Old 01-10-2006, 12:41 PM   #7
haertig
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Quote:
Originally Posted by Lenard
Would it not make sense to use this partition as your /usr partition instead.
A very good suggestion.
Quote:
Delete the /usr/local partition using qtparted or parted, then create the /usr partition in it's place.
Why delete the partition and expose yourself to additional risk? I see zero benefit to doing this. Simply remount it as /mnt/temp or some other temporary place and overwrite it's contents from existing /usr on the root filesystem, and the /usr/local data THAT YOU PREVIOUSLY COPIED over to /home. Then rename /usr on root to /usr.old, make a new mountpoint /usr, and remount your new filesystem. Once things were all tested you could delete /usr.old and the /usr/local copy under /home.
 
Old 01-10-2006, 12:54 PM   #8
jarod_123
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Thanks for these ideas guys they sound promising.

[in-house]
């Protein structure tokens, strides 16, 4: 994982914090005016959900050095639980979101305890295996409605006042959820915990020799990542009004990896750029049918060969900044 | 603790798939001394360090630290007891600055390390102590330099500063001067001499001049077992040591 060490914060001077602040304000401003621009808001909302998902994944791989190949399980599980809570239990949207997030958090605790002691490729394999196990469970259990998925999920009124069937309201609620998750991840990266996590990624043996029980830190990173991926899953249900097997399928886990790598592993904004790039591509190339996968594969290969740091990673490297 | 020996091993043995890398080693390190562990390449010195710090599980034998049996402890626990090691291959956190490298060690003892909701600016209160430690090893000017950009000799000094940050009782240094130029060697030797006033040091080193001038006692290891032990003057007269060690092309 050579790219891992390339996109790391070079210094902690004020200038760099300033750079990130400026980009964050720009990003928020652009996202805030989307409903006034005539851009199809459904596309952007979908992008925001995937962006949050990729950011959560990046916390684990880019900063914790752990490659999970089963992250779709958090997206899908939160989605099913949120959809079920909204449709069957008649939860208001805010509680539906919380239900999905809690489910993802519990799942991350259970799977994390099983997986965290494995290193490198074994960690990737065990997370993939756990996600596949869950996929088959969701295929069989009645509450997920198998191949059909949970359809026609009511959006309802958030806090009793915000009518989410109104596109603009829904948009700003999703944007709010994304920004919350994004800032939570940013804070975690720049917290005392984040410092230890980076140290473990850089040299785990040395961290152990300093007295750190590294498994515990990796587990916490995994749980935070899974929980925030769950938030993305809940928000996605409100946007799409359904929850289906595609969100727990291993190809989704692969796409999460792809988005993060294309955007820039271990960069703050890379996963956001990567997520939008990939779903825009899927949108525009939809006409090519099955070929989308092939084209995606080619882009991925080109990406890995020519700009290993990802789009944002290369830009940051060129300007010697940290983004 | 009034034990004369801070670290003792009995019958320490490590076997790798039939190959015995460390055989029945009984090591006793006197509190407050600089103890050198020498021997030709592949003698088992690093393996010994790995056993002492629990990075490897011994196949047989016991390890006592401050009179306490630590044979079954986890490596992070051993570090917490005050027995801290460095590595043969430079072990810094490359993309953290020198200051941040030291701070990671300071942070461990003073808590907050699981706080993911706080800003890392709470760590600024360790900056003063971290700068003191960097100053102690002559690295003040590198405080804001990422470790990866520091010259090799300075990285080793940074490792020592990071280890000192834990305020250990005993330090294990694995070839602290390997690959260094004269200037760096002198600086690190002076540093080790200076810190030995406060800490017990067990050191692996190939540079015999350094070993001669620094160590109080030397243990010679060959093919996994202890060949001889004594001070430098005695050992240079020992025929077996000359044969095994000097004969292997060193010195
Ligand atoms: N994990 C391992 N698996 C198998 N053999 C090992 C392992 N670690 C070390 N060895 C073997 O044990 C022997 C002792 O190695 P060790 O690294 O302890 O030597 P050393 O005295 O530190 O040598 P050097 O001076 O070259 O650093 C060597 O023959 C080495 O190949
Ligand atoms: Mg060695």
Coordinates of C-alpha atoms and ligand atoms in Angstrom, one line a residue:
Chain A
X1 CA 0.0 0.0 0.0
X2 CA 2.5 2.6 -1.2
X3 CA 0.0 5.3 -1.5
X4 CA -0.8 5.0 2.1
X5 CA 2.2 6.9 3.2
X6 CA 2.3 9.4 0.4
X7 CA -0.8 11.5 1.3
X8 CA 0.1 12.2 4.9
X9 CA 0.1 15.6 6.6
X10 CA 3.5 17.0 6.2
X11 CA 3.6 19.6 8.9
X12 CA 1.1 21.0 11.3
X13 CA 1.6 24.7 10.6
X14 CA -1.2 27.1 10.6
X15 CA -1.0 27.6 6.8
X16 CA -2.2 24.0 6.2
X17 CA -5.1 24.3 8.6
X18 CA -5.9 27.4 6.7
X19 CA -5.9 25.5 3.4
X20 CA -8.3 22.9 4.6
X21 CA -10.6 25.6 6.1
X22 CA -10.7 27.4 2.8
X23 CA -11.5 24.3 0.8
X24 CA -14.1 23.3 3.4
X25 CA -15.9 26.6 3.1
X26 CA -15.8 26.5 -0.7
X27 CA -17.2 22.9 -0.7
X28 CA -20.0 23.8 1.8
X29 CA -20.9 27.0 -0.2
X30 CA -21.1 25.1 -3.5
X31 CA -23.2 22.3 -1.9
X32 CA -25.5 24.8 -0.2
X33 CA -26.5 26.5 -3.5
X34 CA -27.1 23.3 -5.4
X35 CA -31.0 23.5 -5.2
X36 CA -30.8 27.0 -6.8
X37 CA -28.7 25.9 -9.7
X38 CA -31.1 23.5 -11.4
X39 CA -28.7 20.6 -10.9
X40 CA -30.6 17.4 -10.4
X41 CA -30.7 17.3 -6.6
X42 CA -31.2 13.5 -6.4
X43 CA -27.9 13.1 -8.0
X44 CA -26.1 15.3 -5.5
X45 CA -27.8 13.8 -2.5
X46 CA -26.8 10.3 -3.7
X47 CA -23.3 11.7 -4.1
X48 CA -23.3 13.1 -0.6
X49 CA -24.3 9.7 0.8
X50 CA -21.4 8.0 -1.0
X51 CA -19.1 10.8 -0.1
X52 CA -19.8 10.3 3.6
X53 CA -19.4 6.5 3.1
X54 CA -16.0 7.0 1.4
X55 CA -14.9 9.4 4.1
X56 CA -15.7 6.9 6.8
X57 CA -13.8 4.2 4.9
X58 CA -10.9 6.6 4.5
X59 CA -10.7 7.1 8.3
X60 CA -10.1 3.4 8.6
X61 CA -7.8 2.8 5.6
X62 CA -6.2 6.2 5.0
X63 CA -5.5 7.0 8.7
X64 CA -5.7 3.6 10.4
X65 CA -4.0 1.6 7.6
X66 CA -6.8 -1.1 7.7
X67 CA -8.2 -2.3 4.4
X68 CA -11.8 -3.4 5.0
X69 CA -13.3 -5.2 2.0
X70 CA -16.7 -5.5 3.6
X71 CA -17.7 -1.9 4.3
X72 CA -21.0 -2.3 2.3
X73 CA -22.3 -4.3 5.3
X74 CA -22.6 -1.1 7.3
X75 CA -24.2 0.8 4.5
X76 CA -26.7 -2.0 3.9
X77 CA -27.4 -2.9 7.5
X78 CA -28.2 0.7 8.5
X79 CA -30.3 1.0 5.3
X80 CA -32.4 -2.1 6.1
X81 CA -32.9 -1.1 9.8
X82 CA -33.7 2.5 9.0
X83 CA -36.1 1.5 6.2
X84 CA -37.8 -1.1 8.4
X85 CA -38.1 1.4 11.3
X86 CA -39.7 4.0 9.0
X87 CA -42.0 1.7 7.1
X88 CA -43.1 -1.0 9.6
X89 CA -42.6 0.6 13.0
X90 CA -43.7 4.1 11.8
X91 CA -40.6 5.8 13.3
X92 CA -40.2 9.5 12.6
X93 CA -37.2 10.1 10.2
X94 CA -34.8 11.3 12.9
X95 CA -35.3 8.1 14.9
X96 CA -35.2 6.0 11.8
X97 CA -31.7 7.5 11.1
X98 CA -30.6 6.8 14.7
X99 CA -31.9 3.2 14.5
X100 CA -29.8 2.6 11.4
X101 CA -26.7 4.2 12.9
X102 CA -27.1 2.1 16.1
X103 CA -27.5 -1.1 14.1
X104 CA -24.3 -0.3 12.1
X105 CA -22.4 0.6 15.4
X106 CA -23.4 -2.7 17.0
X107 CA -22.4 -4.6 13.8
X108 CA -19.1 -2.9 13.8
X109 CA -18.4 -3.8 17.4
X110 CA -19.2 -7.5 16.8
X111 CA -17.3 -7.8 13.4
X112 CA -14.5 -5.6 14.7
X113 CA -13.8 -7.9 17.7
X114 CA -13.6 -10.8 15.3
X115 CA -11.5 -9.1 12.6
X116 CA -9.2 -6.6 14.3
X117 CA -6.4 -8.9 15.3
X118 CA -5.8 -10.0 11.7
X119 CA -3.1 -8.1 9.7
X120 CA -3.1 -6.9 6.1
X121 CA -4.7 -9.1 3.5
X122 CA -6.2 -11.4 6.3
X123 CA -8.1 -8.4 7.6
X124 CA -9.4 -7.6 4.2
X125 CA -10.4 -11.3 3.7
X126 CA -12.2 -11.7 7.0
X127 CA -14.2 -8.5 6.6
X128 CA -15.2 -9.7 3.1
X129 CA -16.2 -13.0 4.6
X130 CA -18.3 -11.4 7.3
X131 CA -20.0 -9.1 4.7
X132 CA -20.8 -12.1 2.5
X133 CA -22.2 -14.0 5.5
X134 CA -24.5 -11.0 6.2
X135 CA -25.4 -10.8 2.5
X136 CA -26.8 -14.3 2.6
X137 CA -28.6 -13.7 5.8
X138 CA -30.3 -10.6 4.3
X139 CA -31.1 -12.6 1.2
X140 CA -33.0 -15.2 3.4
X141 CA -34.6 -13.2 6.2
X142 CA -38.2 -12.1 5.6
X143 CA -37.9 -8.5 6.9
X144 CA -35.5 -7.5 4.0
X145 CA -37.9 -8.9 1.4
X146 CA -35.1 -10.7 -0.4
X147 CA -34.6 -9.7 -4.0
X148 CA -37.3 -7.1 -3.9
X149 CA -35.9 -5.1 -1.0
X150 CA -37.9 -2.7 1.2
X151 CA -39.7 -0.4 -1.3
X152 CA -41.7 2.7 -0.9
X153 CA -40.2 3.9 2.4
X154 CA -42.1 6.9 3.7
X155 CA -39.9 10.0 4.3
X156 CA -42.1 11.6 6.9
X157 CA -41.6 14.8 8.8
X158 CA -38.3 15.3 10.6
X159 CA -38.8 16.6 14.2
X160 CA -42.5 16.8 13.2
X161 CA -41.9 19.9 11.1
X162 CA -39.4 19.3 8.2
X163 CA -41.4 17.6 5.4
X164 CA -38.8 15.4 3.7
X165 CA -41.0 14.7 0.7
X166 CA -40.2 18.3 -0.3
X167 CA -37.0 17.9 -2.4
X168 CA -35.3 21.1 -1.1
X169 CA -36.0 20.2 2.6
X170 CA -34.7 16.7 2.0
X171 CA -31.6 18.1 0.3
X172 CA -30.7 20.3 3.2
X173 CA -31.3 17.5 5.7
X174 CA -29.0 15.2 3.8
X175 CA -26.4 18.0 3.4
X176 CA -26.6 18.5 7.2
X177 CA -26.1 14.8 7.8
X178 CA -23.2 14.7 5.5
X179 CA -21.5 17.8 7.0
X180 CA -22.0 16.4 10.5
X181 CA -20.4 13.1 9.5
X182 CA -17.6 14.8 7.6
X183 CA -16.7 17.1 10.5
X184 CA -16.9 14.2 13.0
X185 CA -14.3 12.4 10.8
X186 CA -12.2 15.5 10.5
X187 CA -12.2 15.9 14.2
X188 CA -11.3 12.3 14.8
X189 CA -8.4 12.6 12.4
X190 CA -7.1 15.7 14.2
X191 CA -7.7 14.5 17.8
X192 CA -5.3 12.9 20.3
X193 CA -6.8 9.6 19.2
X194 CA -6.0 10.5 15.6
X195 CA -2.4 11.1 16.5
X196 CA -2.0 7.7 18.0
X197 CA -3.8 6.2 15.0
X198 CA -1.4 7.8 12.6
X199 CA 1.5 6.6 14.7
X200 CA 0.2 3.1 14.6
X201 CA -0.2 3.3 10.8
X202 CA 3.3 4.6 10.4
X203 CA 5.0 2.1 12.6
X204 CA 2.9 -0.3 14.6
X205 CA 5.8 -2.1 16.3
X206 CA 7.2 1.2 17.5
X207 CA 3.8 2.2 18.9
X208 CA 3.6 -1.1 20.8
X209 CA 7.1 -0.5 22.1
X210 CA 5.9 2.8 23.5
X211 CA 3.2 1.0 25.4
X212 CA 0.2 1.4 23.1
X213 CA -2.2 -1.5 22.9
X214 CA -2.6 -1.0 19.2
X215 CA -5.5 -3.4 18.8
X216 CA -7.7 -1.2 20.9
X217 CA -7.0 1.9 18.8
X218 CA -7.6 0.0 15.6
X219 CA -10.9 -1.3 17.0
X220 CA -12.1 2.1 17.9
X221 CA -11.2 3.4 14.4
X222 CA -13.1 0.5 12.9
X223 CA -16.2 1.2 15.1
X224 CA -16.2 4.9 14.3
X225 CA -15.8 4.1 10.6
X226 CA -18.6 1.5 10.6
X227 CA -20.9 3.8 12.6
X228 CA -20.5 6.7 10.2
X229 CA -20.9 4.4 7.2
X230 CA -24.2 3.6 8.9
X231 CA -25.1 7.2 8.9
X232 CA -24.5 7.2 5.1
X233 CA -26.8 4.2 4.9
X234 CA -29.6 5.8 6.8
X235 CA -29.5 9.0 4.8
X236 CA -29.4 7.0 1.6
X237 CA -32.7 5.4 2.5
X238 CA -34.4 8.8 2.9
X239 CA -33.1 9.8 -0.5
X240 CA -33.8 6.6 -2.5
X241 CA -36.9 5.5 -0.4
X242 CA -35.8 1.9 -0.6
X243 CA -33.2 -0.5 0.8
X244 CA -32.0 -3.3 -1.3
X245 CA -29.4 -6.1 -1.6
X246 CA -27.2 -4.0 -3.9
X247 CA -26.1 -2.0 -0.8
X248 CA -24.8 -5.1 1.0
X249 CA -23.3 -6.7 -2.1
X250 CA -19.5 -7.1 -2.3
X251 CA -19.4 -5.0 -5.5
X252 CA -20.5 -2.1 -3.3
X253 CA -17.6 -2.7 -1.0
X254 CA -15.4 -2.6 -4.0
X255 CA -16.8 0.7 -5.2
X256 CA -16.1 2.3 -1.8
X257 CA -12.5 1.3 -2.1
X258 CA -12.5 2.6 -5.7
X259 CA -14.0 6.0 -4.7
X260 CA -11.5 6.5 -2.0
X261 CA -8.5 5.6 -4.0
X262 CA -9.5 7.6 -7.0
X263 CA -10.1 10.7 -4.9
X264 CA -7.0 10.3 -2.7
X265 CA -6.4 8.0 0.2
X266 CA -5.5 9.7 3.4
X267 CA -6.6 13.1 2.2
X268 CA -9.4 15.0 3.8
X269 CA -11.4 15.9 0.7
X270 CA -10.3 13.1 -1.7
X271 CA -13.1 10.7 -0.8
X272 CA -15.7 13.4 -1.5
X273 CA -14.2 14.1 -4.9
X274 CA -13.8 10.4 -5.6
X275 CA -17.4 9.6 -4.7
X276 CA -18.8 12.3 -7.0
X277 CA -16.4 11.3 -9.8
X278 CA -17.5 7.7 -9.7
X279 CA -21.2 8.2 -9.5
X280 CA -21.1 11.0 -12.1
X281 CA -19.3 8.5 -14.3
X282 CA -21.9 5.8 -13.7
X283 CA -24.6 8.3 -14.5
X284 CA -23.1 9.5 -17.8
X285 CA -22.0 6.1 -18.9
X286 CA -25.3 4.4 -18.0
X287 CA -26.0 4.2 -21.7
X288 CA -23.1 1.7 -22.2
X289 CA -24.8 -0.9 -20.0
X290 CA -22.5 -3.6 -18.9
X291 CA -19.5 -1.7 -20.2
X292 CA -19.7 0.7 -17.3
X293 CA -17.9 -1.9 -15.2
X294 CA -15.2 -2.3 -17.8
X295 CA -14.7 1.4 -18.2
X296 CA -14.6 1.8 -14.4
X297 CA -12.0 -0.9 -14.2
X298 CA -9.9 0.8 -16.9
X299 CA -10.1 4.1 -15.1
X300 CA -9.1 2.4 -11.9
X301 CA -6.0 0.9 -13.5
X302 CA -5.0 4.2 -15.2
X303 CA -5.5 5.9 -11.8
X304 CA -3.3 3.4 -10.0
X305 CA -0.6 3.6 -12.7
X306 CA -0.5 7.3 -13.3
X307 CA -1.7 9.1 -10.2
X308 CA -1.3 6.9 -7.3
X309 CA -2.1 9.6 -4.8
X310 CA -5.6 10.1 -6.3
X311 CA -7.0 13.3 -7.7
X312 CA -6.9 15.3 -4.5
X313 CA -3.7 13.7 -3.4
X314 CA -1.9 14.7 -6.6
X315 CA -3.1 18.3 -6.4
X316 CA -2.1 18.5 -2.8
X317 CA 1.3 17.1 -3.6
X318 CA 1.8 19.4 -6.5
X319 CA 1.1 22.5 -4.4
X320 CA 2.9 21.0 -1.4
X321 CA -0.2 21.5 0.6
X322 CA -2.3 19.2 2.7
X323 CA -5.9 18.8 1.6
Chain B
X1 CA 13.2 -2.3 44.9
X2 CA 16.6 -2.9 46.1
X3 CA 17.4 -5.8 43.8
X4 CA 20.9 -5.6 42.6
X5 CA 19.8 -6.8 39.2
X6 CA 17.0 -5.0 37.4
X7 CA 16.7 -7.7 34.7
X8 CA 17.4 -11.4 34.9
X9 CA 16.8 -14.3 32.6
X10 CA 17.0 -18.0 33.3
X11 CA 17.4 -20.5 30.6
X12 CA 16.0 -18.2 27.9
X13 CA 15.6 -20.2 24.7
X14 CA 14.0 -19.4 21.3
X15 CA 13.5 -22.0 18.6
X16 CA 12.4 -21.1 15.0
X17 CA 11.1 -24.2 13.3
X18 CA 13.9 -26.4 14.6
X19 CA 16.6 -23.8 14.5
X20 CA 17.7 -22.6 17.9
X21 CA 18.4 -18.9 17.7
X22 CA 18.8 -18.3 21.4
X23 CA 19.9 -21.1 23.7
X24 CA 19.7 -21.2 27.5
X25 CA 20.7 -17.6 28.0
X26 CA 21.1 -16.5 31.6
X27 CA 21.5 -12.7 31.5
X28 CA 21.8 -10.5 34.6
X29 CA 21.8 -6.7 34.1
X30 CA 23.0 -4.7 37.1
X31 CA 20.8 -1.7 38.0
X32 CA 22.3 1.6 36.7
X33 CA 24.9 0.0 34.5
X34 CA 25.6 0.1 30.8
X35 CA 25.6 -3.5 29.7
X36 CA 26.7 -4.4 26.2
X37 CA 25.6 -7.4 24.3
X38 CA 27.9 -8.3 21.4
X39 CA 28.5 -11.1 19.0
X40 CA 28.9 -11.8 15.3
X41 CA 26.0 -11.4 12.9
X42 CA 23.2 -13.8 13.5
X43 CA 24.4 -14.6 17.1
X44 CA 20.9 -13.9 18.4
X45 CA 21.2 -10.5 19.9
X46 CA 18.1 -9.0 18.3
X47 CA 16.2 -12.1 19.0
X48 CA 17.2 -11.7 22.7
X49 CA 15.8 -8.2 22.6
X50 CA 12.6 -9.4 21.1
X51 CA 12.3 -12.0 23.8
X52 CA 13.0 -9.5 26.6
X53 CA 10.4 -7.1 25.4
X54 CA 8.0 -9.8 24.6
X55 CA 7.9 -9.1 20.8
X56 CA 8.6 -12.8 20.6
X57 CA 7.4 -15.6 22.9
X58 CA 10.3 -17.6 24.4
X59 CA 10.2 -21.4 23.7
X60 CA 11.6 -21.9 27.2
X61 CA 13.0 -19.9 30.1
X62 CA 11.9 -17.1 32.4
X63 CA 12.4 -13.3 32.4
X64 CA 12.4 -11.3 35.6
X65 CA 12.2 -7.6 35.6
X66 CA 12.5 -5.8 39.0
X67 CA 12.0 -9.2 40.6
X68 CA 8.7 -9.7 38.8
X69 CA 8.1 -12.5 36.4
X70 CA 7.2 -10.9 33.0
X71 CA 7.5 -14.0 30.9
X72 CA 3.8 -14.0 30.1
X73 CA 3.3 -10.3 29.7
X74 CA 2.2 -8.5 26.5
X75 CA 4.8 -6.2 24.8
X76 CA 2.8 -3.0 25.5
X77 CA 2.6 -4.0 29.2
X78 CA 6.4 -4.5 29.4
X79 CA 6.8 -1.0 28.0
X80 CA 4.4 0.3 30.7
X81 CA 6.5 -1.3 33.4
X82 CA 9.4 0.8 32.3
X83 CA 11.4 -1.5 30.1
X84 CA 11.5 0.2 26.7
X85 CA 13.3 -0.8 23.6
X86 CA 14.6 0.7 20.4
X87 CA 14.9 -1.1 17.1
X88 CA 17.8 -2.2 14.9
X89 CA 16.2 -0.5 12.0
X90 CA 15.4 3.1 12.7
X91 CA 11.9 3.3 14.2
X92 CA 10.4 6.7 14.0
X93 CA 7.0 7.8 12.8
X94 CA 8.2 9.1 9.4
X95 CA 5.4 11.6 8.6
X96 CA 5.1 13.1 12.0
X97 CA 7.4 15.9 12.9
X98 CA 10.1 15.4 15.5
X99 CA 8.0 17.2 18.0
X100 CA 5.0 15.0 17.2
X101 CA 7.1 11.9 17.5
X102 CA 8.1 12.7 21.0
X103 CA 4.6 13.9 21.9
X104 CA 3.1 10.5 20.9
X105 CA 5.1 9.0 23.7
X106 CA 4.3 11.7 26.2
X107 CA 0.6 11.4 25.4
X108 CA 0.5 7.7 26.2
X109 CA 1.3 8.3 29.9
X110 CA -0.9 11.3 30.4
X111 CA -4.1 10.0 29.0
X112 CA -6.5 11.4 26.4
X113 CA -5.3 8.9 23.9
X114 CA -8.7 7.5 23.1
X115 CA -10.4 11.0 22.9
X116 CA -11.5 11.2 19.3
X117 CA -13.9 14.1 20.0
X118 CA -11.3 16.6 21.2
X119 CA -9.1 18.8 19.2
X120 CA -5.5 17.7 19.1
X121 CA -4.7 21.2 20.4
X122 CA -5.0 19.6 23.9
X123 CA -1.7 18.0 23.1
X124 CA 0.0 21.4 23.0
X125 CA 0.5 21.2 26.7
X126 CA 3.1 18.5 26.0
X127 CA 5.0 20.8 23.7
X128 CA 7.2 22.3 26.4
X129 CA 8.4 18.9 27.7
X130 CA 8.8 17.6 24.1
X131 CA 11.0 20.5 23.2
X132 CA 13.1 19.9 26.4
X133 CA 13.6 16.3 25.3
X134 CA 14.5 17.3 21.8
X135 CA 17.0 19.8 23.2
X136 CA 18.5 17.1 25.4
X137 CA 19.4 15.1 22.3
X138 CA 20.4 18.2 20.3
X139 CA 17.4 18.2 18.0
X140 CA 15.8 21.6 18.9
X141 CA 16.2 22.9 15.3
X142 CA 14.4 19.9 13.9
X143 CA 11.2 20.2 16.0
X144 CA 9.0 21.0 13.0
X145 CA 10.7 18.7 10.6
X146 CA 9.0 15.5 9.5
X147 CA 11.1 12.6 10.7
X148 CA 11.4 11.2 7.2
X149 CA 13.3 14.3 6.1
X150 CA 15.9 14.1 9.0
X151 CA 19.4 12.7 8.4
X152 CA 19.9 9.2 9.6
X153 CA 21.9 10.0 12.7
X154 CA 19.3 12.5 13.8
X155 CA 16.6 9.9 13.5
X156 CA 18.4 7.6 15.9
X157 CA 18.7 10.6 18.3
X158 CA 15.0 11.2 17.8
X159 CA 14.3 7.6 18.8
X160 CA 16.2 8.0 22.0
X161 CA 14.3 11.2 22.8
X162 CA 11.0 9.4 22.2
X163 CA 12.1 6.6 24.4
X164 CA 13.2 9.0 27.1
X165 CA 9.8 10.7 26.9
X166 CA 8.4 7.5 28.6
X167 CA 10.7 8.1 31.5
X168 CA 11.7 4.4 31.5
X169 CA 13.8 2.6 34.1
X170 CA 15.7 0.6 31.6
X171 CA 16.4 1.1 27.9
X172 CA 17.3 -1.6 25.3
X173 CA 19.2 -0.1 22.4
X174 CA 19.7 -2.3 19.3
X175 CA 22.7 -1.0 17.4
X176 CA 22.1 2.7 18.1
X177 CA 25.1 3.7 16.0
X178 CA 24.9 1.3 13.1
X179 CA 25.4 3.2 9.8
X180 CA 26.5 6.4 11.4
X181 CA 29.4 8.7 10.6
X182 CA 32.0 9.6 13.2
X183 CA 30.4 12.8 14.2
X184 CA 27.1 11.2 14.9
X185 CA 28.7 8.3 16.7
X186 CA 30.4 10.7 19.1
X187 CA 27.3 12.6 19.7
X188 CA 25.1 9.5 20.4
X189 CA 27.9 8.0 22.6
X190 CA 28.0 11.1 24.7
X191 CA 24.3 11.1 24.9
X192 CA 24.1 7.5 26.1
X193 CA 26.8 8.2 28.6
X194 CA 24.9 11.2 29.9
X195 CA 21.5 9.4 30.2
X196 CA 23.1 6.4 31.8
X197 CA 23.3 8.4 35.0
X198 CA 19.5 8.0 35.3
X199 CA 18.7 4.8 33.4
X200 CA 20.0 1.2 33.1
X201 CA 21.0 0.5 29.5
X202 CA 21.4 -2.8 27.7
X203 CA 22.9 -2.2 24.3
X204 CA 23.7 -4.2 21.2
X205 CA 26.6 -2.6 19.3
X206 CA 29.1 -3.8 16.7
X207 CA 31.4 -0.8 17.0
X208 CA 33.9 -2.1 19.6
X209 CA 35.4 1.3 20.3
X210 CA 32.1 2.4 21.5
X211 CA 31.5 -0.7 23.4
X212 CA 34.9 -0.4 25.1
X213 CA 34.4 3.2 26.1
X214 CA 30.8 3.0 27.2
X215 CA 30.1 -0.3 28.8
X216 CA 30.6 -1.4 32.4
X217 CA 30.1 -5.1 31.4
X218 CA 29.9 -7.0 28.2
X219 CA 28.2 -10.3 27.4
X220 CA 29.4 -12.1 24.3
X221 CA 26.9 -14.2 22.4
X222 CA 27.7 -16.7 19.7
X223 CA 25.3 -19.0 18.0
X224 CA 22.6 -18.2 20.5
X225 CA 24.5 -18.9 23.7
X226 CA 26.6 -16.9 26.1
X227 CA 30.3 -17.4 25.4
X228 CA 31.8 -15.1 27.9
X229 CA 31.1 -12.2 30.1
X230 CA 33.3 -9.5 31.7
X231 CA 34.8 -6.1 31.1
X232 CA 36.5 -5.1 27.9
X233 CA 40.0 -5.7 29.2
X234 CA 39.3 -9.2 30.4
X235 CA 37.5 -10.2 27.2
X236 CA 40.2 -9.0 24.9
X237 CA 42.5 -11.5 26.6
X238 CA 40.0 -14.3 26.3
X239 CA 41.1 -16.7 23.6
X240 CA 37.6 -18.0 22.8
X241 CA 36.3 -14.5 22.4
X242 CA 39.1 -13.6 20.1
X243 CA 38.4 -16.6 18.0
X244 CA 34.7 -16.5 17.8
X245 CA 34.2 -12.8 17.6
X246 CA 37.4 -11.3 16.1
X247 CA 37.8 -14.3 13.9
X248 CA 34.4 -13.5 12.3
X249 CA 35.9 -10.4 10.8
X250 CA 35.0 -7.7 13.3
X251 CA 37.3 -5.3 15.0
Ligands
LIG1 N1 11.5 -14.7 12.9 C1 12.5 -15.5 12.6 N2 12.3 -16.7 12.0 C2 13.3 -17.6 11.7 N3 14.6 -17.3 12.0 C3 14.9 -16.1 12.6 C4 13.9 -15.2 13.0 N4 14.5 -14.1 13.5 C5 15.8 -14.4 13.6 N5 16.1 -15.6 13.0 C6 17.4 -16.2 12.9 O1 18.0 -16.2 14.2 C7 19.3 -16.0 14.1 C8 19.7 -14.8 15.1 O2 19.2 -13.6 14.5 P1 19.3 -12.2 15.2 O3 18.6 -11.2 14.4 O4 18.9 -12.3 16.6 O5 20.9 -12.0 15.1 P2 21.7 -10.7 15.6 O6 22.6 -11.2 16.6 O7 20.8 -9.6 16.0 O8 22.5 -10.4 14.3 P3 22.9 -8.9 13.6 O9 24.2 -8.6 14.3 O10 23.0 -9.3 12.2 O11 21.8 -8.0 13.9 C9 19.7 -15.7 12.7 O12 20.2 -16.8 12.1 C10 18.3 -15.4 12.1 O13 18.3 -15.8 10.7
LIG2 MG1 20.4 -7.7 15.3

but I'm just wondering how I can incrementally increase the size of the LVM logical volumes once I get it the way I want. I might just buy new drive.
 
Old 01-10-2006, 01:06 PM   #9
haertig
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Quote:
Originally Posted by jarod_123
but I'm just wondering how I can incrementally increase the size of the LVM logical volumes once I get it the way I want.
Here's how I would add 1Gb to /usr:

$ su -
# telinit 1
# umount /usr
# lvextend -L+1G /dev/vg0/usr
# e2fsck -f /dev/vg0/usr
# resize2fs /dev/vg0/usr
# mount /usr
# df
# telinit 2

All done. Takes about two minutes. You can see above that I do all this in single user mode. For safety (and to facilitate unmounting filesystems - much easier with no pesky users or programs using the filesystem!)